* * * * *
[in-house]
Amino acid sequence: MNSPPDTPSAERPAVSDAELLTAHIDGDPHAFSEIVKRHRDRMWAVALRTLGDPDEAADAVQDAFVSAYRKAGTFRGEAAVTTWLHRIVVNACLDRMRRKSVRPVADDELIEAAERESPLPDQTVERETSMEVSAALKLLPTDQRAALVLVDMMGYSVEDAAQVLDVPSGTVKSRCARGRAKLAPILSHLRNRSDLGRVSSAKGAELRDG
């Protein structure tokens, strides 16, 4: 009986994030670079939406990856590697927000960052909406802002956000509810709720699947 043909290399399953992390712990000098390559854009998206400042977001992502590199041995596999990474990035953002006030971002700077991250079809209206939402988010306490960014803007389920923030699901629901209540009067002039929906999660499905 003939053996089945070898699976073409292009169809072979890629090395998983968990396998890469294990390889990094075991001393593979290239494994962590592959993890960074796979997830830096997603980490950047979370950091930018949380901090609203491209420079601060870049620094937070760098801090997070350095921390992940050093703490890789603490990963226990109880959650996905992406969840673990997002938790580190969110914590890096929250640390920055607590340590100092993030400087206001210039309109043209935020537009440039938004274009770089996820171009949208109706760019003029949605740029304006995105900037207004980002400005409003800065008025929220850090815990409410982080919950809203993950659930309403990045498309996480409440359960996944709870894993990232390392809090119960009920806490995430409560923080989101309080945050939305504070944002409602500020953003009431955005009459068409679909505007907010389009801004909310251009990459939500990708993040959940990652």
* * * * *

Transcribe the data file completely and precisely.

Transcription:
[in-house]
Amino acid sequence: MNSPPDTPSAERPAVSDAELLTAHIDGDPHAFSEIVKRHRDRMWAVALRTLGDPDEAADAVQDAFVSAYRKAGTFRGEAAVTTWLHRIVVNACLDRMRRKSVRPVADDELIEAAERESPLPDQTVERETSMEVSAALKLLPTDQRAALVLVDMMGYSVEDAAQVLDVPSGTVKSRCARGRAKLAPILSHLRNRSDLGRVSSAKGAELRDG
């Protein structure tokens, strides 16, 4: 009986994030670079939406990856590697927000960052909406802002956000509810709720699947 043909290399399953992390712990000098390559854009998206400042977001992502590199041995596999990474990035953002006030971002700077991250079809209206939402988010306490960014803007389920923030699901629901209540009067002039929906999660499905 003939053996089945070898699976073409292009169809072979890629090395998983968990396998890469294990390889990094075991001393593979290239494994962590592959993890960074796979997830830096997603980490950047979370950091930018949380901090609203491209420079601060870049620094937070760098801090997070350095921390992940050093703490890789603490990963226990109880959650996905992406969840673990997002938790580190969110914590890096929250640390920055607590340590100092993030400087206001210039309109043209935020537009440039938004274009770089996820171009949208109706760019003029949605740029304006995105900037207004980002400005409003800065008025929220850090815990409410982080919950809203993950659930309403990045498309996480409440359960996944709870894993990232390392809090119960009920806490995430409560923080989101309080945050939305504070944002409602500020953003009431955005009459068409679909505007907010389009801004909310251009990459939500990708993040959940990652």